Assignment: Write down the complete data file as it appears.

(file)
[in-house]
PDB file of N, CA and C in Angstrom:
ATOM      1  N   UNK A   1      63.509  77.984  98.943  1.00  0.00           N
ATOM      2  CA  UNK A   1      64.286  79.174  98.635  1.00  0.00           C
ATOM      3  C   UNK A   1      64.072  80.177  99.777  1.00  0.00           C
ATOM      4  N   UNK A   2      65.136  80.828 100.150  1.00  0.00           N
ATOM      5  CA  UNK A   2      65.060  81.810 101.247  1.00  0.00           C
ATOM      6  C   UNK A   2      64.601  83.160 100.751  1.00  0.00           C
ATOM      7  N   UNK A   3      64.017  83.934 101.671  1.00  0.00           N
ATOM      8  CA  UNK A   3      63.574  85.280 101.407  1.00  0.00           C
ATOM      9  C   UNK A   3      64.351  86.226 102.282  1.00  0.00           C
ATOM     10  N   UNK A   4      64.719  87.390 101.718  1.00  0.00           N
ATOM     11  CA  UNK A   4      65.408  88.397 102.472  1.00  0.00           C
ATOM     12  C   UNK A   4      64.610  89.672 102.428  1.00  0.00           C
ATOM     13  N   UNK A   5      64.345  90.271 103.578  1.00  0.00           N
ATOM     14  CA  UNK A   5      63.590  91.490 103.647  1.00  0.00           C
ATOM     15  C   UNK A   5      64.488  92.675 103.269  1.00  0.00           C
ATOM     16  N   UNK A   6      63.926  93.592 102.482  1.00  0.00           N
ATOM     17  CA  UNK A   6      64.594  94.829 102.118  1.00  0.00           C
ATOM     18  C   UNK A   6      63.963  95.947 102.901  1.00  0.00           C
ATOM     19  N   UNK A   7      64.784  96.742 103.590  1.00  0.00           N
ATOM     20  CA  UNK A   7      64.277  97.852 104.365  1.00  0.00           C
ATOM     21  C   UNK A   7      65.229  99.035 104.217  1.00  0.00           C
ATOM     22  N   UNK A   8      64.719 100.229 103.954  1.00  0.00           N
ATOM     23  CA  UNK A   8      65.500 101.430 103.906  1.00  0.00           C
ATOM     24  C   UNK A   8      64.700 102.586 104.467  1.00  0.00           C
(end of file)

[in-house]
PDB file of N, CA and C in Angstrom:
ATOM      1  N   UNK A   1      63.509  77.984  98.943  1.00  0.00           N
ATOM      2  CA  UNK A   1      64.286  79.174  98.635  1.00  0.00           C
ATOM      3  C   UNK A   1      64.072  80.177  99.777  1.00  0.00           C
ATOM      4  N   UNK A   2      65.136  80.828 100.150  1.00  0.00           N
ATOM      5  CA  UNK A   2      65.060  81.810 101.247  1.00  0.00           C
ATOM      6  C   UNK A   2      64.601  83.160 100.751  1.00  0.00           C
ATOM      7  N   UNK A   3      64.017  83.934 101.671  1.00  0.00           N
ATOM      8  CA  UNK A   3      63.574  85.280 101.407  1.00  0.00           C
ATOM      9  C   UNK A   3      64.351  86.226 102.282  1.00  0.00           C
ATOM     10  N   UNK A   4      64.719  87.390 101.718  1.00  0.00           N
ATOM     11  CA  UNK A   4      65.408  88.397 102.472  1.00  0.00           C
ATOM     12  C   UNK A   4      64.610  89.672 102.428  1.00  0.00           C
ATOM     13  N   UNK A   5      64.345  90.271 103.578  1.00  0.00           N
ATOM     14  CA  UNK A   5      63.590  91.490 103.647  1.00  0.00           C
ATOM     15  C   UNK A   5      64.488  92.675 103.269  1.00  0.00           C
ATOM     16  N   UNK A   6      63.926  93.592 102.482  1.00  0.00           N
ATOM     17  CA  UNK A   6      64.594  94.829 102.118  1.00  0.00           C
ATOM     18  C   UNK A   6      63.963  95.947 102.901  1.00  0.00           C
ATOM     19  N   UNK A   7      64.784  96.742 103.590  1.00  0.00           N
ATOM     20  CA  UNK A   7      64.277  97.852 104.365  1.00  0.00           C
ATOM     21  C   UNK A   7      65.229  99.035 104.217  1.00  0.00           C
ATOM     22  N   UNK A   8      64.719 100.229 103.954  1.00  0.00           N
ATOM     23  CA  UNK A   8      65.500 101.430 103.906  1.00  0.00           C
ATOM     24  C   UNK A   8      64.700 102.586 104.467  1.00  0.00           C